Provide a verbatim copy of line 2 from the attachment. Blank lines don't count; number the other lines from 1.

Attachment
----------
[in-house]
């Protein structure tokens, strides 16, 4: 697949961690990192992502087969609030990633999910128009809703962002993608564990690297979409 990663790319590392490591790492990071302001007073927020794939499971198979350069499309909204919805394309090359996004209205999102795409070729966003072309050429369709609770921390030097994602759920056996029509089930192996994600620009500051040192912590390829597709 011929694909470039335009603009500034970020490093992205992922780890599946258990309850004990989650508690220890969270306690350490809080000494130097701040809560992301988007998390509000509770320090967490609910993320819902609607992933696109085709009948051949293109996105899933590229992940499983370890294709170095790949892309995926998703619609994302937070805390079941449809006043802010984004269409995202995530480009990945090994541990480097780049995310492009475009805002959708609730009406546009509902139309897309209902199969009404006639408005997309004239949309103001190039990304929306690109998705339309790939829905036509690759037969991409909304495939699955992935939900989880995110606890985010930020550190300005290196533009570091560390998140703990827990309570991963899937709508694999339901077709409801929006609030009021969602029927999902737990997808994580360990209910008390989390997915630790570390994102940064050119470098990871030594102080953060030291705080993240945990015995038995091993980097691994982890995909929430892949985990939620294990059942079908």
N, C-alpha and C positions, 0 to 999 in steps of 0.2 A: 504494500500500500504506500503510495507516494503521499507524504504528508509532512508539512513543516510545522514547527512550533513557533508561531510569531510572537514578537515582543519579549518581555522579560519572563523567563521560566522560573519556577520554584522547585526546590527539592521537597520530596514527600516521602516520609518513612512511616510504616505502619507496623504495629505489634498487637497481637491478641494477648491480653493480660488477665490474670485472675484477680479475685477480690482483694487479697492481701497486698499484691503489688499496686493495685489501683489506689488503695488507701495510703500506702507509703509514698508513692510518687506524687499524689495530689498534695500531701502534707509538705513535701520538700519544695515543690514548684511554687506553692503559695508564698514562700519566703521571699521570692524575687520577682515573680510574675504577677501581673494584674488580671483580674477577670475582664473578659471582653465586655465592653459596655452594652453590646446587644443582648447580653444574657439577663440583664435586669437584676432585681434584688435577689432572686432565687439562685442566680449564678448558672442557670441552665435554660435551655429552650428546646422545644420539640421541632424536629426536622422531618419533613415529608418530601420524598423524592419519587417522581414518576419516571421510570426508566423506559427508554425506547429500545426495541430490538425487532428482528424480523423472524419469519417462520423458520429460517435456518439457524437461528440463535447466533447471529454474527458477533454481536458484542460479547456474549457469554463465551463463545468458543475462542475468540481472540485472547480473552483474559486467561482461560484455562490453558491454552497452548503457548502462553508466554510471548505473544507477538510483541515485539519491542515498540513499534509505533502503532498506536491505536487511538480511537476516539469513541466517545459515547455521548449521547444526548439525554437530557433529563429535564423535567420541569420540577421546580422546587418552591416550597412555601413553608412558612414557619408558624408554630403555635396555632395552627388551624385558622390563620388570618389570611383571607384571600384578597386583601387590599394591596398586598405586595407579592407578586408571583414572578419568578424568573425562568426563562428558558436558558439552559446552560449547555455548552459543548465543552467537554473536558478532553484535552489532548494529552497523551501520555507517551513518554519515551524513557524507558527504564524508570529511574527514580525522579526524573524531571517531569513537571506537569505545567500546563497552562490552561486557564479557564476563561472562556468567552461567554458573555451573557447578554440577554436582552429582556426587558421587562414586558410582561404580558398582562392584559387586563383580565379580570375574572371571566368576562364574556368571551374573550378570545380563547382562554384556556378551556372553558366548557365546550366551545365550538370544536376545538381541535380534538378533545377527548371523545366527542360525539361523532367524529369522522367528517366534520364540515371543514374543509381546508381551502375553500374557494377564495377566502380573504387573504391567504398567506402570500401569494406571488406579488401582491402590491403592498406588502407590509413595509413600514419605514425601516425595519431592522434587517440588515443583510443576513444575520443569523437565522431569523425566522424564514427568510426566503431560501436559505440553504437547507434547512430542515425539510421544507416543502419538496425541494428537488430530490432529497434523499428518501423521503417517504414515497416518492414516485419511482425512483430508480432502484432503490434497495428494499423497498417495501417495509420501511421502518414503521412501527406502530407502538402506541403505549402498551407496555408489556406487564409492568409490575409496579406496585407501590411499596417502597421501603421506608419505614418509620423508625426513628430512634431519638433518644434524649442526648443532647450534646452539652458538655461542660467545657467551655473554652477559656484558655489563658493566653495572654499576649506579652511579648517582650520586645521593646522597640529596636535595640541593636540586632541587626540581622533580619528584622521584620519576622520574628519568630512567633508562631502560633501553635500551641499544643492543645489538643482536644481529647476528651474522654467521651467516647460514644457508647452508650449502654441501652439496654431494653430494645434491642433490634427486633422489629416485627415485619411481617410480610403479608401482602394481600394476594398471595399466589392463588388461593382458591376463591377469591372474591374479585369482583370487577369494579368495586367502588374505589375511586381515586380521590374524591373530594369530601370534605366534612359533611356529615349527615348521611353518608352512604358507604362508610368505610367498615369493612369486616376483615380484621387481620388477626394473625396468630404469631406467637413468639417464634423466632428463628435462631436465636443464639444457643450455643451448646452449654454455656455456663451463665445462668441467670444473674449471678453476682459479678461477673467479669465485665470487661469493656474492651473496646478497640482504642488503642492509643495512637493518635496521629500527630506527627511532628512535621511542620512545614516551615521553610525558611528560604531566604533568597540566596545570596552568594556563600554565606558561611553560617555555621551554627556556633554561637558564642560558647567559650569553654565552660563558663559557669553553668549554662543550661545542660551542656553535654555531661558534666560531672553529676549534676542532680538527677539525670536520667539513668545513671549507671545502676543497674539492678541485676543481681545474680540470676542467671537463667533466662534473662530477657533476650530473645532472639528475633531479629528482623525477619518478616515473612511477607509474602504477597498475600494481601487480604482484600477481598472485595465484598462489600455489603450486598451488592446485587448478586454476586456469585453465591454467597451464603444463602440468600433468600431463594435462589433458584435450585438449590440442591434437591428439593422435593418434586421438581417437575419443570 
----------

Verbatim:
């Protein structure tokens, strides 16, 4: 697949961690990192992502087969609030990633999910128009809703962002993608564990690297979409 990663790319590392490591790492990071302001007073927020794939499971198979350069499309909204919805394309090359996004209205999102795409070729966003072309050429369709609770921390030097994602759920056996029509089930192996994600620009500051040192912590390829597709 011929694909470039335009603009500034970020490093992205992922780890599946258990309850004990989650508690220890969270306690350490809080000494130097701040809560992301988007998390509000509770320090967490609910993320819902609607992933696109085709009948051949293109996105899933590229992940499983370890294709170095790949892309995926998703619609994302937070805390079941449809006043802010984004269409995202995530480009990945090994541990480097780049995310492009475009805002959708609730009406546009509902139309897309209902199969009404006639408005997309004239949309103001190039990304929306690109998705339309790939829905036509690759037969991409909304495939699955992935939900989880995110606890985010930020550190300005290196533009570091560390998140703990827990309570991963899937709508694999339901077709409801929006609030009021969602029927999902737990997808994580360990209910008390989390997915630790570390994102940064050119470098990871030594102080953060030291705080993240945990015995038995091993980097691994982890995909929430892949985990939620294990059942079908």